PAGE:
And space is an expanding field (no pun intended). It isn’t just NASA or the Defense Department anymore. There is now a small but steadily growing entrepreneurial sector with companies starting to compete not just for launch vehicles but also satellites, space stations, asteroid-mining equipment, and other types of hardware. The sooner those private-sector companies reach and expand their respective customer bases, the sooner we’ll see additional start-ups to support the markets that the primary space companies create. And as the space market expands, there will also be more opportunities for government to settle in along the edges, should you wish to work in the civil service.
Thinking differently about your path
The point being, to be a writer in the space industry, you don’t have to be working directly for NASA or one of its contractors, though that’s still a good option when the jobs are available. Likewise, if you’re not a space enthusiast but care deeply about animals, hunger, or nuclear power, there are alternative ways to support those causes that don’t require you to be right on the front lines. I also know people whose actual job descriptions are nowhere close to scientist or engineer, but because they work at NASA, they take immense pride in “doing their part” for the space program.
No one needs to follow the exact path I did to get a job as a space writer–in fact, I highly recommend that you don’t: chose an easier route! However, there are many ways to serve a cause that you believe in, and having an abundance mentality allows you to be open to multiple possibilities and multiple ways of reaching your preferred destination. And you might find something along the way toward your goal that you like even better.
So if you are a seeker of advice, fear not: I will continue to give whatever wisdom I can offer. If you manage to get the same type of job I have, fantastic! Space is a difficult business and it could use all the good communicators it can find. Just remember to say thank you if I helped and to pay it forward if you get to a point where you’re able to help others. Think abundantly!
Sometime in the last year I decided to start making my salads upside down.
Some of you might get this immediately, especially if you’re not a huge fan of lettuce, spinach, kale, arugula, or any of those other leafy greens that always seem to form the base of any salad you’ve seen. That bed of green stuff is covered with cucumbers or tomatoes or something mildly interesting, and then those items are garnished with cheese, olives, peppers, and things that actually stimulate your taste buds.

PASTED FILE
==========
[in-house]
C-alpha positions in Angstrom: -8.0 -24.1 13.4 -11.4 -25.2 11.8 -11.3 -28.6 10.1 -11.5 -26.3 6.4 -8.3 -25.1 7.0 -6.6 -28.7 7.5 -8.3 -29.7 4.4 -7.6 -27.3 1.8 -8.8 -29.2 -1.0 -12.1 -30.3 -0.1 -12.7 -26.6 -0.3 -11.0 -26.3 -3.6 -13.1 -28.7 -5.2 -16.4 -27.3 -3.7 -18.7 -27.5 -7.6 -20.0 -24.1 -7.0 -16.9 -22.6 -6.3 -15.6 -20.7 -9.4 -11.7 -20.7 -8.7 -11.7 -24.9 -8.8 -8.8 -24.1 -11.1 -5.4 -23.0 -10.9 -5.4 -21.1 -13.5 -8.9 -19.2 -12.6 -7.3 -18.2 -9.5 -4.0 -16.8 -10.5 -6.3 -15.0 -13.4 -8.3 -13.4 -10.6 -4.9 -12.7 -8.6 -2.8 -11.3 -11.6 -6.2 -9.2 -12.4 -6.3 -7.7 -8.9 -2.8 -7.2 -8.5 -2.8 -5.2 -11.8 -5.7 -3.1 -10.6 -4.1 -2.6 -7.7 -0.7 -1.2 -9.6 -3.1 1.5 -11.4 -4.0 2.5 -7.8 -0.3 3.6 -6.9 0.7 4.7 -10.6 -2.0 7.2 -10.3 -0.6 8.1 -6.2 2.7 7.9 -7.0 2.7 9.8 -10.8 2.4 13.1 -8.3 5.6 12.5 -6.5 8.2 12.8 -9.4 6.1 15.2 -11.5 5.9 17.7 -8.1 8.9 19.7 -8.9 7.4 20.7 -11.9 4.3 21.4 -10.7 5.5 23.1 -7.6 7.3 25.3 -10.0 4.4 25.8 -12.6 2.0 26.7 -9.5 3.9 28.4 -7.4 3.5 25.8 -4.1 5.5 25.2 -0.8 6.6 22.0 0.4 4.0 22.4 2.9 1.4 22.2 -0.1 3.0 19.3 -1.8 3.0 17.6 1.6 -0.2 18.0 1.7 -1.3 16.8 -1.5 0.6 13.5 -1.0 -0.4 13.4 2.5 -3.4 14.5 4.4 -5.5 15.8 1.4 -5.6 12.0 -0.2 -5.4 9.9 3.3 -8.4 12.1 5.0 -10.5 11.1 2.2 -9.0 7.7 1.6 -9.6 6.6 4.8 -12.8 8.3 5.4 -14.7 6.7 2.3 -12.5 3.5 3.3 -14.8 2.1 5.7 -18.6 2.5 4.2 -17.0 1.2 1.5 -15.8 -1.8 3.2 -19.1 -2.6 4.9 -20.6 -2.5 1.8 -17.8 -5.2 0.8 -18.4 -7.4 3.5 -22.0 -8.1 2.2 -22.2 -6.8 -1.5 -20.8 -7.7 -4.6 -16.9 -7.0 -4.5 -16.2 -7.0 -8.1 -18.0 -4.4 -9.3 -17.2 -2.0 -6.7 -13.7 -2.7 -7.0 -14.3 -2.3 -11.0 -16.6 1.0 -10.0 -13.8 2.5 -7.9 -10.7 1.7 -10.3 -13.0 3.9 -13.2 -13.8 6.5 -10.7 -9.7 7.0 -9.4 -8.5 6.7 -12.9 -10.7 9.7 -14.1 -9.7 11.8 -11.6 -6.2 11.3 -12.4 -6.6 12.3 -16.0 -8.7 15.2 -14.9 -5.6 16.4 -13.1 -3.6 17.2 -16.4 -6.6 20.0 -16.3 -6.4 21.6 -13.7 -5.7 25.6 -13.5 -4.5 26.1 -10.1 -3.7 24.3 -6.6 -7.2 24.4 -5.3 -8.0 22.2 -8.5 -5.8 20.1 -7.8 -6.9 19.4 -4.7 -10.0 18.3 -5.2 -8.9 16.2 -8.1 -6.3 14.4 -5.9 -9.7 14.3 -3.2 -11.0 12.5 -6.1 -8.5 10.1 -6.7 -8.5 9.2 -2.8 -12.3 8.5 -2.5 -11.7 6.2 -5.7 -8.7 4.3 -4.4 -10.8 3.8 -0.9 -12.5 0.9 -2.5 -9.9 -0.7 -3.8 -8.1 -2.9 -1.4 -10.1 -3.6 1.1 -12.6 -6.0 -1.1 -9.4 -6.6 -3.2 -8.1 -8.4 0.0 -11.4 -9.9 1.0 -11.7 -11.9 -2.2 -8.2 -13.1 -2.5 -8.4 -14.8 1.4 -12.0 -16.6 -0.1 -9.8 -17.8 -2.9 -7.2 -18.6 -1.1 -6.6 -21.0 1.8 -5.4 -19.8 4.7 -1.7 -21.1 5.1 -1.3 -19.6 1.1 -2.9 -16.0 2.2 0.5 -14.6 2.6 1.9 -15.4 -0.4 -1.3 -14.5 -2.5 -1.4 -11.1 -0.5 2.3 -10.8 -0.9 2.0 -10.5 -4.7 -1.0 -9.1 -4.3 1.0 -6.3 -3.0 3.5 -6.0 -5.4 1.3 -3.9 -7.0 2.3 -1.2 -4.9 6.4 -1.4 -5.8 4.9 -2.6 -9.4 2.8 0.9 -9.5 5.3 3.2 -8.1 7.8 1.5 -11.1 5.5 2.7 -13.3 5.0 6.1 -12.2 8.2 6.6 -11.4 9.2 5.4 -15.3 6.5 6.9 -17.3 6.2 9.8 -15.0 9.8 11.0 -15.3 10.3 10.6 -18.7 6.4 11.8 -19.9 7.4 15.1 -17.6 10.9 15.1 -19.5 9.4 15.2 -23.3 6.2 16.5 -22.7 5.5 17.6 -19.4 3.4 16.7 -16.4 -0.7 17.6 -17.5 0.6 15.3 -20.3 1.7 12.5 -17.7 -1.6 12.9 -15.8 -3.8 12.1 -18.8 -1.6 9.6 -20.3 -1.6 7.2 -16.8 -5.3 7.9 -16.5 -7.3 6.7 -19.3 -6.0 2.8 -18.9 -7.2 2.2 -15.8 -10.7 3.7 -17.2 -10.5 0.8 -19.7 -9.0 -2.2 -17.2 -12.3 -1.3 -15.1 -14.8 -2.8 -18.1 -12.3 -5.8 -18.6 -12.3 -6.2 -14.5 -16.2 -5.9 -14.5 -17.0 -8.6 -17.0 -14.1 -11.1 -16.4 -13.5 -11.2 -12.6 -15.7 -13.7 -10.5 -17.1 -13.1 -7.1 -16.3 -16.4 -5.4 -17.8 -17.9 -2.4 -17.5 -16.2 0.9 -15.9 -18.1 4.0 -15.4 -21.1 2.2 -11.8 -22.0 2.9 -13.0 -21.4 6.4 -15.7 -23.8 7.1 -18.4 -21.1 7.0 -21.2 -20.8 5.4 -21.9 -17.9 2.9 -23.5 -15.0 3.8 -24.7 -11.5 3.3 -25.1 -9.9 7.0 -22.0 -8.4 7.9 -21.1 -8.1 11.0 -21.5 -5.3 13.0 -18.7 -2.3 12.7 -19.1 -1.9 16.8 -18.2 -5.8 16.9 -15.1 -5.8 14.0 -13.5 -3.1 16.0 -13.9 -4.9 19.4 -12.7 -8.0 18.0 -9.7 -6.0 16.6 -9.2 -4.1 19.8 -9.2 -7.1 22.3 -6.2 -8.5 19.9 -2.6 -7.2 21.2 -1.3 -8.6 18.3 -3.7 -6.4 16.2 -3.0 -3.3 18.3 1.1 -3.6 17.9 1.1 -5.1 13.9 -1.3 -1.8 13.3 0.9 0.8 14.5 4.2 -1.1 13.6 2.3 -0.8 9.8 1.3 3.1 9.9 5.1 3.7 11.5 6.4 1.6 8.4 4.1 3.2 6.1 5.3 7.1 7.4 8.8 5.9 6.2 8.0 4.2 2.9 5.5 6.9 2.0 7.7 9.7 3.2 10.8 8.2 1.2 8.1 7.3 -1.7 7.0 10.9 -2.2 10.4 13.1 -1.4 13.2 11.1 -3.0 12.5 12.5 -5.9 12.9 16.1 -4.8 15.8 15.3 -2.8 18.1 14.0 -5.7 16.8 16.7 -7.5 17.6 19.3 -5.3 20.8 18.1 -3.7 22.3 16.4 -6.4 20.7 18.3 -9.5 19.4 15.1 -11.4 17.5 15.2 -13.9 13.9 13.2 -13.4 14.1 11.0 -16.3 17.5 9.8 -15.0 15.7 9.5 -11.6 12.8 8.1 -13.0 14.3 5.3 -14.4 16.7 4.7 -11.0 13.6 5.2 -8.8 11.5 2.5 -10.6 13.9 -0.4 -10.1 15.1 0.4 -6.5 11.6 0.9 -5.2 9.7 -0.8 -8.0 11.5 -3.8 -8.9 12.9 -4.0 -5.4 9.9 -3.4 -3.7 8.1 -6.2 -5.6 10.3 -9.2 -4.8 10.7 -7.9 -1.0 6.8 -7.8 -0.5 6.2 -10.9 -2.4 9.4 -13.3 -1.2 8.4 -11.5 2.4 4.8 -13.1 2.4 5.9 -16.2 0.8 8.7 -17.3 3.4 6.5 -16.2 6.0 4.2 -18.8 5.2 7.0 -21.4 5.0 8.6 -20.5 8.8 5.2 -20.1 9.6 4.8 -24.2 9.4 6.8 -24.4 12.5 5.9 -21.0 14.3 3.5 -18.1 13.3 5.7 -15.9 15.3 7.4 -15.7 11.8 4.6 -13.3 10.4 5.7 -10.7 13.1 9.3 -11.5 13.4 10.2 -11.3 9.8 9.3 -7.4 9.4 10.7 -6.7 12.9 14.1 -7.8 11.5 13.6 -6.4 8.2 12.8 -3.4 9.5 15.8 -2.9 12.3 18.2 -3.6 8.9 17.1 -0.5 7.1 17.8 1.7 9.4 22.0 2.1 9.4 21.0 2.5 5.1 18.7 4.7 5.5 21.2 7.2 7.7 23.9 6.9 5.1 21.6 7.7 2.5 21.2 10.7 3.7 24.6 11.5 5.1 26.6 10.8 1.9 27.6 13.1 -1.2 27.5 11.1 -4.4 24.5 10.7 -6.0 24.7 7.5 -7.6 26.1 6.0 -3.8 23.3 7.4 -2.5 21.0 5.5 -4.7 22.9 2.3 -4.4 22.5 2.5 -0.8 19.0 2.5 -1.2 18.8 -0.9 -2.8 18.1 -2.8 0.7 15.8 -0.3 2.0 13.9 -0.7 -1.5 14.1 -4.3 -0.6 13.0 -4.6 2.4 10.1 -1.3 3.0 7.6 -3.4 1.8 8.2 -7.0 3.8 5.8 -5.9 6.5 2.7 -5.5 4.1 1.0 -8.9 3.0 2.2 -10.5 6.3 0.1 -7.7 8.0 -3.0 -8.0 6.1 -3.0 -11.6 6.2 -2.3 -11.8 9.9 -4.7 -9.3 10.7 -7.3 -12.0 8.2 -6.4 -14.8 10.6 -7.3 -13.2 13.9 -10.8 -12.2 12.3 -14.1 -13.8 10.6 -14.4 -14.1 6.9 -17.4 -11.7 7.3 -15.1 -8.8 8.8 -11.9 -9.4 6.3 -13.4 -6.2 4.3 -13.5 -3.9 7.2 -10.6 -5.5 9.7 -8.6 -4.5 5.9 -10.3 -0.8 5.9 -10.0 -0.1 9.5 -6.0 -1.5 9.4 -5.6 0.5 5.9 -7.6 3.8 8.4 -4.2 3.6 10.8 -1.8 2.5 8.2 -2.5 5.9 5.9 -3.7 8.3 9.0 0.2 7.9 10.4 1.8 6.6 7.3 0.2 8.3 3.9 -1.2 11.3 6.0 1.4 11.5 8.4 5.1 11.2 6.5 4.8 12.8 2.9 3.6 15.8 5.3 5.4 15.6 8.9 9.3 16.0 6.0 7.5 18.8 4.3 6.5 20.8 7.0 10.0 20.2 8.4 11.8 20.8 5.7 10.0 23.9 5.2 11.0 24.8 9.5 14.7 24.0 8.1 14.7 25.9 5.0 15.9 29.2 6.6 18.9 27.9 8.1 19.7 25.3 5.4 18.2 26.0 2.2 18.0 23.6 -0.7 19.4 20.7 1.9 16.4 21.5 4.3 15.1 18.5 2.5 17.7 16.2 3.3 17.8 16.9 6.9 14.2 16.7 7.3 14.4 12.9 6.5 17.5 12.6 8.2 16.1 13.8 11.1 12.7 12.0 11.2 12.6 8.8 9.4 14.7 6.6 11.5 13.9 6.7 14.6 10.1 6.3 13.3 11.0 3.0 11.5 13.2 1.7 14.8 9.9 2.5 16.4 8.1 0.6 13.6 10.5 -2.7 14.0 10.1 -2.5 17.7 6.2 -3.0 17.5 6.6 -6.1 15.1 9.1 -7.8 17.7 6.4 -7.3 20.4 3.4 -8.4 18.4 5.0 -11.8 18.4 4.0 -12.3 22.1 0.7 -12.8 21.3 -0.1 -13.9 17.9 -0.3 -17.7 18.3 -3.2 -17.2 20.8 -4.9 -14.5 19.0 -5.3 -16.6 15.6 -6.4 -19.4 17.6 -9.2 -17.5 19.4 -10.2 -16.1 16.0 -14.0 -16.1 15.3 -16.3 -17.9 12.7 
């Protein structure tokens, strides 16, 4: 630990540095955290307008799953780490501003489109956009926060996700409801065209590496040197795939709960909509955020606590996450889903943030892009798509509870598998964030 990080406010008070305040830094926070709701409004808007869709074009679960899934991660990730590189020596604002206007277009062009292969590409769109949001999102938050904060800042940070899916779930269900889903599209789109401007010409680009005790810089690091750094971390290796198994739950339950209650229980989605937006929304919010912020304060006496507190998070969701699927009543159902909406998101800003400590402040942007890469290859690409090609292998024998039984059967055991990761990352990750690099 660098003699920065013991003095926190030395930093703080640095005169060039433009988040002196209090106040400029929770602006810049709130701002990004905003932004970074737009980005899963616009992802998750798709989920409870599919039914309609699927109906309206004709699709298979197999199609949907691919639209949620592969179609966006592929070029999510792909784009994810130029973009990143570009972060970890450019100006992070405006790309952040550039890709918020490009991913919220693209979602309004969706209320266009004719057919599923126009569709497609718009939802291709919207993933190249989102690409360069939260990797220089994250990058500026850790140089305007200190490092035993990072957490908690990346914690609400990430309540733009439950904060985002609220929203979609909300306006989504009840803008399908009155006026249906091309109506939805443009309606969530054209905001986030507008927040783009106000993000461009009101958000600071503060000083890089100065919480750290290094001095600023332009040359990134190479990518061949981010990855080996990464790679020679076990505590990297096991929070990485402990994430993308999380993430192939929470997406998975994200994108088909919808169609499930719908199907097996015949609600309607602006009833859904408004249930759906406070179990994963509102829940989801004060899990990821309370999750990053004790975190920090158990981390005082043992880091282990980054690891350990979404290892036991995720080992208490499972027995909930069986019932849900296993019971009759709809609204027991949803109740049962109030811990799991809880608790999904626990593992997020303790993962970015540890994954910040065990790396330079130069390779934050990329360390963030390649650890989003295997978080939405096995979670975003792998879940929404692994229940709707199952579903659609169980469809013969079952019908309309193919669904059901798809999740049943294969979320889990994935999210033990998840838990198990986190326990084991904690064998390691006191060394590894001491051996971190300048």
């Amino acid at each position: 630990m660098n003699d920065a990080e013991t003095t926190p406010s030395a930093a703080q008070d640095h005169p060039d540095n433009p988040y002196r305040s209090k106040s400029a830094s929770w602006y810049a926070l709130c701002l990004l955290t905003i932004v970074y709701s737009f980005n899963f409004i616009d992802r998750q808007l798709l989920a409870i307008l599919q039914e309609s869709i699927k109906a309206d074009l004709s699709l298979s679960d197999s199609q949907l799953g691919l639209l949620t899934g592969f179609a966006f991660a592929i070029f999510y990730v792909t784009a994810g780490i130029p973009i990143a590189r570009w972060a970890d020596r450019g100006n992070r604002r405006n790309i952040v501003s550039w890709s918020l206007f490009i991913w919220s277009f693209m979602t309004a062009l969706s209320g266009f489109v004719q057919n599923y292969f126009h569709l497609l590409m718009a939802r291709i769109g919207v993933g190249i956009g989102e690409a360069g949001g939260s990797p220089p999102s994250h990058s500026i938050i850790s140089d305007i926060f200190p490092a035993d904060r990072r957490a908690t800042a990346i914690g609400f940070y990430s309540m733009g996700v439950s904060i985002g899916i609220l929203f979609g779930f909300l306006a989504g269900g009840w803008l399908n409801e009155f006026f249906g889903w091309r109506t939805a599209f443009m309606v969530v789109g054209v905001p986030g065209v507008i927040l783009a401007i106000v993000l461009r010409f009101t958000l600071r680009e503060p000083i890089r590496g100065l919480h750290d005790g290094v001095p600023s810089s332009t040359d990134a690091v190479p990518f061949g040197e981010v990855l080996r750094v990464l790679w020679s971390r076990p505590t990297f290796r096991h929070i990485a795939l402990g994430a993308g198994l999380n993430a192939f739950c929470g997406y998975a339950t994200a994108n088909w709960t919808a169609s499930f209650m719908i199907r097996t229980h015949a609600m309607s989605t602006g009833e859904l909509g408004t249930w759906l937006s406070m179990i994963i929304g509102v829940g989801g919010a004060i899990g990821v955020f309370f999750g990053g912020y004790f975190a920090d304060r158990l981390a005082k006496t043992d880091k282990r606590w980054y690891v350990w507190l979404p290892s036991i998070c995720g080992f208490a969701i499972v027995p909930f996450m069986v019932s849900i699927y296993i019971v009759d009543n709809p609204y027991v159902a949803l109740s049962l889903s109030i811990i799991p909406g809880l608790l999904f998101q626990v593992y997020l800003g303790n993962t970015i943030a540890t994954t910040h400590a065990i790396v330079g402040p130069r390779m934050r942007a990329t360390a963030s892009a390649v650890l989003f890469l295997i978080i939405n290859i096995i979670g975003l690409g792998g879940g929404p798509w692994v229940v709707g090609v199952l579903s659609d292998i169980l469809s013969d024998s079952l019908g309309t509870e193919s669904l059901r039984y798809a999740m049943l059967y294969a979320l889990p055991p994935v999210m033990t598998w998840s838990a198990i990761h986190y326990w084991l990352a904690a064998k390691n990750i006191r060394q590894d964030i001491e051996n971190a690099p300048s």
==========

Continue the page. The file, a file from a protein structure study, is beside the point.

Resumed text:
I frickin’ hate salad because eventually, once I get through the interesting stuff on top, I’m left with lettuce. And like I said, I’m not a fan.
So earlier this year, being the only grownup in my home, I made the unilateral decision to put the interesting stuff into the salad bowl first: cheese, peppers, olives, marinated artichokes, what have you. Then the tomatoes go in, then cucumbers and, occasionally, the stupid lettuce. No, it won’t win any aesthetic or culinary awards, but it’s finally in a form I don’t mind eating because the good stuff comes at the end.
I work and pay my bills this way, too, so I guess that’s where it started. I try to do the big, ugly, un-fun projects (editing or re-editing large documents, for example) first so I can savor the time doing things that I enjoy, like creative copy or maybe even fiction. I pay the big, scary bills (rent, credit card, utilities, car payment) before I set aside money to go out later in the week.
The logic to this approach, is that I need to do the boring, unglamorous stuff first so I have something to look forward to at the end of it. Consume all that interesting stuff up front and you’re left with a long, hard slog afterward.
Next step: eating ice cream sundaes upside down. Anyone with me?